Posted by Joseph Phillips, Jr. on Tuesday, October 29, 2013 at 4:03 PM PDT
Brad Tilden, President and CEO of Alaska Air Group, was the guest speaker for the Albers Executive Speaker Series on October 24th. He opened his talk by describing the difficulties faced by the airline industry, noting that since the industry was born it has not been profitable on a cumulative basis. Billions of dollars of capital has been destroyed and bankruptcy has been a frequent occurrence. Of late, the industry has consolidated into four major players who control 90% of the US market. That has left Alaska with 3.5% of the market, yet despite that small market share it has been one of the few profitable domestic airlines.
What are some of the reasons for this? One that Tilden mentioned was that performance at the margin can really make a difference. Where you decide to spend your last $100k can make a big difference, they have found. Also, he credits Alaska's practice of bringing in business leaders from other organizations to learn from them has also been very helpful. Two examples he cited were Jim Sinegal from Costco Wholesale and Orin Smith when he was at Starbucks.
How does one survive in an industry of big players? In this capital intensive industry aren't their overwhelming economies of scale that a small player misses out on? That may be true, said Tilden, but there are also diseconomies of scale. Being smaller gives one less to worry about and brings fewer coordination problems. Tilden also gave credit to Alaska's use of "Lean." These process improvements have been especially helpful in aircraft maintenance, and the Lean method keeps you from thinking you have everything figured out. You are much more open to continuous improvement. Simplicity is also key - it is not a good idea to be flying 14 different airplane types, for example!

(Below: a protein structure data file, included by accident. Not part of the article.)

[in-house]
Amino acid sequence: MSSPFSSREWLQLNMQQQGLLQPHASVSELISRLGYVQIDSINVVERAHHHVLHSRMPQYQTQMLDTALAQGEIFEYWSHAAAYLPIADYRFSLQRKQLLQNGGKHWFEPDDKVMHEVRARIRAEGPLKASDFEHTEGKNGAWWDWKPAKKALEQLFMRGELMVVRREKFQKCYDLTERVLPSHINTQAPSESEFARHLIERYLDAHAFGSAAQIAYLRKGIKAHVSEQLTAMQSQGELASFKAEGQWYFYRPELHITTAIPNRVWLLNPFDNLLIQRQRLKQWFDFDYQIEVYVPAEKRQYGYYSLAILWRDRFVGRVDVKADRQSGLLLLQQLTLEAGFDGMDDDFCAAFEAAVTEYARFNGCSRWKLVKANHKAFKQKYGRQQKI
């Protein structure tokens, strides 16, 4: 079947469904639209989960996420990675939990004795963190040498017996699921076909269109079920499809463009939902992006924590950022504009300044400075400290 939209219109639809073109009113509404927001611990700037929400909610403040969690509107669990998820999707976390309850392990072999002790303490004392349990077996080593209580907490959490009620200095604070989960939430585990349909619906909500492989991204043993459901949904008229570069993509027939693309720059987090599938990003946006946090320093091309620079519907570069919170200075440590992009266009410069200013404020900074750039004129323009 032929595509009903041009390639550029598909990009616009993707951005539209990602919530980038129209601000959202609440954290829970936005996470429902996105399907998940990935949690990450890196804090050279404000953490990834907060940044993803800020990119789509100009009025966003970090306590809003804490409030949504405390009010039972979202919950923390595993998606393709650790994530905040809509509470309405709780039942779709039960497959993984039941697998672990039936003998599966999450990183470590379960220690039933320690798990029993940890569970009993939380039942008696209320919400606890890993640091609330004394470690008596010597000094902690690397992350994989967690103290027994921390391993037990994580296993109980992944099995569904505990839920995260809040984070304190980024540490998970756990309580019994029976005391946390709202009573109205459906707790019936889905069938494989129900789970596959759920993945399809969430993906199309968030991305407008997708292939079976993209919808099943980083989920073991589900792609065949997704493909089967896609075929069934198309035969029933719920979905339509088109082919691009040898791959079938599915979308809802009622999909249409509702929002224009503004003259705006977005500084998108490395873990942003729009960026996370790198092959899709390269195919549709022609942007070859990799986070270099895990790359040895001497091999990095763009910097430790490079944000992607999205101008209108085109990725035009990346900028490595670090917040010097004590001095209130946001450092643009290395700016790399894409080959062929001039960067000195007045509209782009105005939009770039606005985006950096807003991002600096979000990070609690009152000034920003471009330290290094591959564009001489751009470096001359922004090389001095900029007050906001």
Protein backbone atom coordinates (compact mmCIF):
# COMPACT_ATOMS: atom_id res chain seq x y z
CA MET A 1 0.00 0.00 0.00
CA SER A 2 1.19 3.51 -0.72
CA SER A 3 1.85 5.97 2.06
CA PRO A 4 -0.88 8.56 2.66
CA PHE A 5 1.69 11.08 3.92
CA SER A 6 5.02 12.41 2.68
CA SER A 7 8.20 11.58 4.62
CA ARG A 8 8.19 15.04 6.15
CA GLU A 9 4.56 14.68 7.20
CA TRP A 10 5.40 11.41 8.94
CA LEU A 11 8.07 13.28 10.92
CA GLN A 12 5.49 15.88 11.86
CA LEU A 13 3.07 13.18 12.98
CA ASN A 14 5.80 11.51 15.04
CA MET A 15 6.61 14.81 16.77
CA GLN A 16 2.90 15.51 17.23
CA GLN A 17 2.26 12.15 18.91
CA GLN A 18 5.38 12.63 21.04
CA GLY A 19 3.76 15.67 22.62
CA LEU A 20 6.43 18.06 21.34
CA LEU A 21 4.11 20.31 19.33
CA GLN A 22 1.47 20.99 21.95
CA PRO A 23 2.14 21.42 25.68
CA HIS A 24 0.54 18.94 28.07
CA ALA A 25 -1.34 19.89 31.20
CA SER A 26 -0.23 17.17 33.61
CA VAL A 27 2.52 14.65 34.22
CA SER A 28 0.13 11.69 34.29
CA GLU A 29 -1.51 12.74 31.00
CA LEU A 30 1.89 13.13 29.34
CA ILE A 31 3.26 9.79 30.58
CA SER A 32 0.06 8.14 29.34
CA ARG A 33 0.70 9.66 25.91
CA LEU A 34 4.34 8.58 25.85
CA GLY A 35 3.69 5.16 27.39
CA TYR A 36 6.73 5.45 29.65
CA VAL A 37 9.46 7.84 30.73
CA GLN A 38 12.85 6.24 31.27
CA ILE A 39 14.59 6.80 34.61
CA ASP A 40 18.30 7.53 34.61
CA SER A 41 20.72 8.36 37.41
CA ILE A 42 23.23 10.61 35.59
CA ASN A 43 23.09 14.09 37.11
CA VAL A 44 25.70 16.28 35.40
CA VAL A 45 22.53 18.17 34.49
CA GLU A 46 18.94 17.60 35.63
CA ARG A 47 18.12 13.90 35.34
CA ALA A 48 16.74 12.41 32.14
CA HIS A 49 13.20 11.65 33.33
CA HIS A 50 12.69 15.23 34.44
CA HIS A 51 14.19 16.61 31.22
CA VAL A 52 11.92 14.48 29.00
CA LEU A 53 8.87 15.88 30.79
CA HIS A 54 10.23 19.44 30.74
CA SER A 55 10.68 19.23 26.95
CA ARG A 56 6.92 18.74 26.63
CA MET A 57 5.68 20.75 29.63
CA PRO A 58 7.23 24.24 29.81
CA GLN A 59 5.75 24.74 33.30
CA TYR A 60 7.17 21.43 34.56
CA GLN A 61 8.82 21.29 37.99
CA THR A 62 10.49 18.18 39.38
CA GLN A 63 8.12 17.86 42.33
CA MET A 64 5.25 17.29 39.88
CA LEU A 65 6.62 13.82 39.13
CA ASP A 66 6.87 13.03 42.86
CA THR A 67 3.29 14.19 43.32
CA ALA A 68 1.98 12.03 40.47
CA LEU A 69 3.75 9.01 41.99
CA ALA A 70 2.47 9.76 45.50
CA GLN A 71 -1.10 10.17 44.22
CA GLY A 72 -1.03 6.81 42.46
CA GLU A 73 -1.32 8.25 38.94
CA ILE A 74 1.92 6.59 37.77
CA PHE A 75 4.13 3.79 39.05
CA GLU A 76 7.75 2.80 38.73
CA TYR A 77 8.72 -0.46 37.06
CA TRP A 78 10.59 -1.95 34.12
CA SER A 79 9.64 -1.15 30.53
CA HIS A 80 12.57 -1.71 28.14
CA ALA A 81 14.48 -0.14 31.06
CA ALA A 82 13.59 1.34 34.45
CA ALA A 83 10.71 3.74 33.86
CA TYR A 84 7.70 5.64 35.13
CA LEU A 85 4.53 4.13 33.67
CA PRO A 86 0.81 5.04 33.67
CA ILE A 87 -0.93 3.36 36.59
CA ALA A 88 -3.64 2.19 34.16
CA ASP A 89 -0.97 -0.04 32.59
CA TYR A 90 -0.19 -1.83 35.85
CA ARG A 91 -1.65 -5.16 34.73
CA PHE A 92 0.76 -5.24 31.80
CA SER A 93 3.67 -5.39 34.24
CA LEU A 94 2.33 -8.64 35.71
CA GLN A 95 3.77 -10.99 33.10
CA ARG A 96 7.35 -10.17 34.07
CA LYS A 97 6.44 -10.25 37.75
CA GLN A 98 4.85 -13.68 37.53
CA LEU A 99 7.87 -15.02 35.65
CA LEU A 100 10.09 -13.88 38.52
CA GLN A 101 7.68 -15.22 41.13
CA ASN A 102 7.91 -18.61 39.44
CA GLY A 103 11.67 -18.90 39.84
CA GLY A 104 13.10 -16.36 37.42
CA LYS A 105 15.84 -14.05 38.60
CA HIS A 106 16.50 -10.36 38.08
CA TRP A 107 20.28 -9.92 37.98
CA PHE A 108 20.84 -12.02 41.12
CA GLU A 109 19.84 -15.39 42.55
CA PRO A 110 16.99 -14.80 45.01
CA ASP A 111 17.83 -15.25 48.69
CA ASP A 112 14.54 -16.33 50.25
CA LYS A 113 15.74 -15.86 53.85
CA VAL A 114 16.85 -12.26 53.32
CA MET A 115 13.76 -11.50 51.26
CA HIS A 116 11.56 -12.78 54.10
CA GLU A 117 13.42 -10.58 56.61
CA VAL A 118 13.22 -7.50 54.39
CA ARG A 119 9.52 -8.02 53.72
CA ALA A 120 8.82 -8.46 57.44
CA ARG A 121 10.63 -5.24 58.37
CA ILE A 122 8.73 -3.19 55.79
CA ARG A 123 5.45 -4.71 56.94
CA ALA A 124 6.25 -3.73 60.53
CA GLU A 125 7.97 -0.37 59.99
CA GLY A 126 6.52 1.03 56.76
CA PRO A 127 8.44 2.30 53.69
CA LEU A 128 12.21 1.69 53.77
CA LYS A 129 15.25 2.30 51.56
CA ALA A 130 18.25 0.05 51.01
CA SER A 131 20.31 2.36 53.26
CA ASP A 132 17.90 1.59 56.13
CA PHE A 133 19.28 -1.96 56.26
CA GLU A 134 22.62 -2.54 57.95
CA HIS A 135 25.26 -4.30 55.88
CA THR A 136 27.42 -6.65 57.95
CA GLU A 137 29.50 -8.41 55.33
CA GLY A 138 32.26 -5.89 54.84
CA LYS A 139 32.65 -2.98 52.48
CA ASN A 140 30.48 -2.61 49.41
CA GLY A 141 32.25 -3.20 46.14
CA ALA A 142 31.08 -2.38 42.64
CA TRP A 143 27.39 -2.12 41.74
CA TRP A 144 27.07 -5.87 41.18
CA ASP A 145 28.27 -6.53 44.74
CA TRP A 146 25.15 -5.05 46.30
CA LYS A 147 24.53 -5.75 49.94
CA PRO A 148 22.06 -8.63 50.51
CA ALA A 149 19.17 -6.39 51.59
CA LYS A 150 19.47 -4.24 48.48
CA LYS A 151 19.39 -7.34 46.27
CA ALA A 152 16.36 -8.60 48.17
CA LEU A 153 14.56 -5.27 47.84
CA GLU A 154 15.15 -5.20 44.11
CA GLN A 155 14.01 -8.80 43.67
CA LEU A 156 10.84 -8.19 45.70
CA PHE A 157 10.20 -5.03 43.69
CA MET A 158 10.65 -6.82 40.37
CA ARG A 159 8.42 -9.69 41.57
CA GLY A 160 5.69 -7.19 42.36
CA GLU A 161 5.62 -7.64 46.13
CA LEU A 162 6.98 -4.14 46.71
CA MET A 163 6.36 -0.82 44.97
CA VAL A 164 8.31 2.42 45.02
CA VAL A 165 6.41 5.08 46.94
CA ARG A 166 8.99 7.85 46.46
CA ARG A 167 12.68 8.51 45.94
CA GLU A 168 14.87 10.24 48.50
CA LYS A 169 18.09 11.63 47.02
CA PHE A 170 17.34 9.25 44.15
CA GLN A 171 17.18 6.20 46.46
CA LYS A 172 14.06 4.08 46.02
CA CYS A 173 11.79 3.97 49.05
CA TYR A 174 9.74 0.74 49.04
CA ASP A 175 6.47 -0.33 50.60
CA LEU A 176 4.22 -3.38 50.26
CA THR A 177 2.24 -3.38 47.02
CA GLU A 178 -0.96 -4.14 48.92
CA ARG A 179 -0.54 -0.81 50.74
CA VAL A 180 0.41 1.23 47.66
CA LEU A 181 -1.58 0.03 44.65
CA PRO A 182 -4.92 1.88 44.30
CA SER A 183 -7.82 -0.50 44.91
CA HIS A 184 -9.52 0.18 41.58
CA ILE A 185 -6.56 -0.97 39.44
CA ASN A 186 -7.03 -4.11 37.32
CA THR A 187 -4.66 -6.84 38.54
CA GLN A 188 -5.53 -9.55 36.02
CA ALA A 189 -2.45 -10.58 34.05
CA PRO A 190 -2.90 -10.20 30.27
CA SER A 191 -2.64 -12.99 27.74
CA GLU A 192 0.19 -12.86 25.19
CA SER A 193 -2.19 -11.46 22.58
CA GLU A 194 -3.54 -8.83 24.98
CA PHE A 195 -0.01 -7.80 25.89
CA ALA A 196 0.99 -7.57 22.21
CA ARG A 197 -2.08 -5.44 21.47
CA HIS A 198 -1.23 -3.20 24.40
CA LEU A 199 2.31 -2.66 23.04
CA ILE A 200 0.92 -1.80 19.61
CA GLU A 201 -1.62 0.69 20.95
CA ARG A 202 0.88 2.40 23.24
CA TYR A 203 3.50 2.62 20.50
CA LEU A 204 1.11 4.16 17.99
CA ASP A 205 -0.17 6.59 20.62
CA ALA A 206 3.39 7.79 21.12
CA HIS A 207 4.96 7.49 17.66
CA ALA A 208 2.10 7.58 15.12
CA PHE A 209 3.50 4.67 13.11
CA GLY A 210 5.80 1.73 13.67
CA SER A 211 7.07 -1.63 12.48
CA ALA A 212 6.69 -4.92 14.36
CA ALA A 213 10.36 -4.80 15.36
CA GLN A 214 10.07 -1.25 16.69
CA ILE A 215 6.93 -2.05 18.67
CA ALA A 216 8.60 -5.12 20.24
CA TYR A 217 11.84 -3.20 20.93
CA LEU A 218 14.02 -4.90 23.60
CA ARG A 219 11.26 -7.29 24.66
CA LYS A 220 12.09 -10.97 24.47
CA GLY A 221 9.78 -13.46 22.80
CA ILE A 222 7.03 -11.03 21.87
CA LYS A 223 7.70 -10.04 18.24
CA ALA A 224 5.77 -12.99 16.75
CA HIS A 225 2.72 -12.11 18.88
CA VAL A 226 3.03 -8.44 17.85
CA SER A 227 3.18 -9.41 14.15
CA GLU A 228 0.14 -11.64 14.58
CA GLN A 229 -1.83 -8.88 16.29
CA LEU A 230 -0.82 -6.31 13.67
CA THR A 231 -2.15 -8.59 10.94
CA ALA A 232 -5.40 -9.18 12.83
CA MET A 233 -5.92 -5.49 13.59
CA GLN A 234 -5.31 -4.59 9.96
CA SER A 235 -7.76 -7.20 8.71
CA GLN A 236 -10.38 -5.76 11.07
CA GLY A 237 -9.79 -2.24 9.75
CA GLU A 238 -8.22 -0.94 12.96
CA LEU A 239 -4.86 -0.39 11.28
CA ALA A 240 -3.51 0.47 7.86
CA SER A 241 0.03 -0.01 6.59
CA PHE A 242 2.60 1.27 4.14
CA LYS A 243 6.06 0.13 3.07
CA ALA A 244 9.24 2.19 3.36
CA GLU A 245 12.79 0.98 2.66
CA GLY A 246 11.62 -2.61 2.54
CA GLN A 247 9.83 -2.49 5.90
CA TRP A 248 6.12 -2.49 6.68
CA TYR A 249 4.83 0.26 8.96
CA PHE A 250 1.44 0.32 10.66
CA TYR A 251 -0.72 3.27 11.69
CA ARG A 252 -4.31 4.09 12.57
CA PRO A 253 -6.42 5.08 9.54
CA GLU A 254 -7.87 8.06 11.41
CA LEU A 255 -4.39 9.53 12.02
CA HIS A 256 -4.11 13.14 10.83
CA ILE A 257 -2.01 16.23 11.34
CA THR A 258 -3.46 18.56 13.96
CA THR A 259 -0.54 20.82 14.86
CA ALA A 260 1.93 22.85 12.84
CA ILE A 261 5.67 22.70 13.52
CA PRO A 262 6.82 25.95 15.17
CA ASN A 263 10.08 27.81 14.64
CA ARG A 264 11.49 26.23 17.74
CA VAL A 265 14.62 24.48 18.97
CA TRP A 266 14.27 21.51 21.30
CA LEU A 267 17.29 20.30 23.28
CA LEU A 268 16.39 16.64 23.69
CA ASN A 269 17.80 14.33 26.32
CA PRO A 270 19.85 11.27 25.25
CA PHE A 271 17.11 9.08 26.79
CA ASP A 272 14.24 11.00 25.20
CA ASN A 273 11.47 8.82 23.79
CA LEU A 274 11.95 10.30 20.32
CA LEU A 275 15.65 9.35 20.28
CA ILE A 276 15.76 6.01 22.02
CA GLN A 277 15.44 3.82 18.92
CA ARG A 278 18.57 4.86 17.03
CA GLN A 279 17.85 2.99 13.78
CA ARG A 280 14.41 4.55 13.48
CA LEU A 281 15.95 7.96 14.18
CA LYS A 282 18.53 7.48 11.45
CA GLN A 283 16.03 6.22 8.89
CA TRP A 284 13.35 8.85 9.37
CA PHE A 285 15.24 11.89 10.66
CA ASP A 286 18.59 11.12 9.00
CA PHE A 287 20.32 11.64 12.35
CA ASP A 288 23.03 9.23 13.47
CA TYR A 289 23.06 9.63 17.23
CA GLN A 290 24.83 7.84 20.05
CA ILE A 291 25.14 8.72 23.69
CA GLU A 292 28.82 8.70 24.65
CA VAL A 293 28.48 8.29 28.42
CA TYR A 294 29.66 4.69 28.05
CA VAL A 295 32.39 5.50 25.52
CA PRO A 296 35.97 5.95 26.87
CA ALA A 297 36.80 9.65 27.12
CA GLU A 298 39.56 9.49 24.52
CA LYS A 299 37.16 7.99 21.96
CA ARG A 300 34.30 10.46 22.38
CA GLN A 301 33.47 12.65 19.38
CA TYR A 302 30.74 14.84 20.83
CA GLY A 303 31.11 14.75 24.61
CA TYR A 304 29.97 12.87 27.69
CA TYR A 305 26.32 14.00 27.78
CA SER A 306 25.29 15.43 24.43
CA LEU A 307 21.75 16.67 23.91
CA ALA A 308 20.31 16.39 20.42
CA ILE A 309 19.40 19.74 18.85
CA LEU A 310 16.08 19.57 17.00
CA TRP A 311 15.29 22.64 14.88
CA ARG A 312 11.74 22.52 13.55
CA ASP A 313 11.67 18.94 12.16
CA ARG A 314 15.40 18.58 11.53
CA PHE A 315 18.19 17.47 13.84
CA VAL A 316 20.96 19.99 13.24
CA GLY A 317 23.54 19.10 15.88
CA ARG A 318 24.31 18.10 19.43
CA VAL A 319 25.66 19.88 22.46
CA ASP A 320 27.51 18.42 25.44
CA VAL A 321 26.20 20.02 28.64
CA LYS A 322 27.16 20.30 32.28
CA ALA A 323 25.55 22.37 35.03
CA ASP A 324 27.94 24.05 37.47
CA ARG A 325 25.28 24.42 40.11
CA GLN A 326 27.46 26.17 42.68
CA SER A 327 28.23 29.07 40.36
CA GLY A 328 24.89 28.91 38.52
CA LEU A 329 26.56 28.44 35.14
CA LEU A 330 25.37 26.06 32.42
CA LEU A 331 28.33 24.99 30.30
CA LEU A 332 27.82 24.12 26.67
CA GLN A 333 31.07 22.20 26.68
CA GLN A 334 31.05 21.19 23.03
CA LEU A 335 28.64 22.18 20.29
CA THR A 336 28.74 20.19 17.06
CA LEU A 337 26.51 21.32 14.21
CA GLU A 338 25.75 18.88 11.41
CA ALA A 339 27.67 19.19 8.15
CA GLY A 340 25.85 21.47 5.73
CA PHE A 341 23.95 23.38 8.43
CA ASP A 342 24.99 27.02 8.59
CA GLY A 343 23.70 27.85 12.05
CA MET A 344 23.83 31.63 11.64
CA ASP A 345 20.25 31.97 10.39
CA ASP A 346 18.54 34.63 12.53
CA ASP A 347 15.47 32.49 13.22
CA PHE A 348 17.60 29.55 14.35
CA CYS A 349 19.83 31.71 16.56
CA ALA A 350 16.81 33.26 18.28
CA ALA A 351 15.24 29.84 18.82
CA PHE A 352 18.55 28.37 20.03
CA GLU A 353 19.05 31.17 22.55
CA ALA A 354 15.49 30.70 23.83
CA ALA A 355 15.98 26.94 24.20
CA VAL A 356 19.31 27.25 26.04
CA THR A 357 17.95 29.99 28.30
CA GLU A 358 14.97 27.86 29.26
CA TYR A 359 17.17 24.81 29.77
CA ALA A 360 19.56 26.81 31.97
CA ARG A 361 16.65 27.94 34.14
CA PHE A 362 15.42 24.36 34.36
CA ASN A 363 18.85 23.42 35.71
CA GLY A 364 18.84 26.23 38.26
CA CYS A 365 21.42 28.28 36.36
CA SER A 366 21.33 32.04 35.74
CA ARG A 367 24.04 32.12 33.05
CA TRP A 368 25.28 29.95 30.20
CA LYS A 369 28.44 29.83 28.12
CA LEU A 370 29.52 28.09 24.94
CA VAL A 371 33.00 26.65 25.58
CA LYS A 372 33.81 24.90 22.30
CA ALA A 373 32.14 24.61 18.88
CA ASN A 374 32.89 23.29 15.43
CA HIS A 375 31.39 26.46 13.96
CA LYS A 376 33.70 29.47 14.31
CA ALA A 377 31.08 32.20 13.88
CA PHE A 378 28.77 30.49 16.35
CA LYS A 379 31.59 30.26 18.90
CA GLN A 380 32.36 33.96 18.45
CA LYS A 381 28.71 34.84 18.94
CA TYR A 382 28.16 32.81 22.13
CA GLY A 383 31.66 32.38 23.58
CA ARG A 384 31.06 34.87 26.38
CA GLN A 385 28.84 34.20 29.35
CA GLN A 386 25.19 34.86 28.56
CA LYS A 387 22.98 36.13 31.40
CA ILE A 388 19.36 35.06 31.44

When asked what he wanted his legacy at Alaska to be, he replied he wanted the company to remain an independent, be known as a good employer to work for, and leave a strong leadership team in place.
Jim Sinegal talks about Sol Price as his mentor. Who was Brad's mentor? He mentioned his predecessor, Bill Ayer, and his father. Both were good role models for him.
When asked what advice he would give to college students, he noted two things - (1) When it comes to your career, make sure you do something you really enjoy, and (2), Don't play it safe with your career. Take risks. Apply for that promotion if you want it.
Finally, he discussed the importance of the people in the organization and creating a culture where employees feel empowered and going the extra mile is recognized. He also stressed the importance of safety - both for customers and employees.
Brad Tilden drew nearly 300 people to Pigott Auditorium, and they left very impressed with the leader of Alaska Airlines. It was both what he said but also how he said it. His sincere and approachable demeanor impressed his listeners.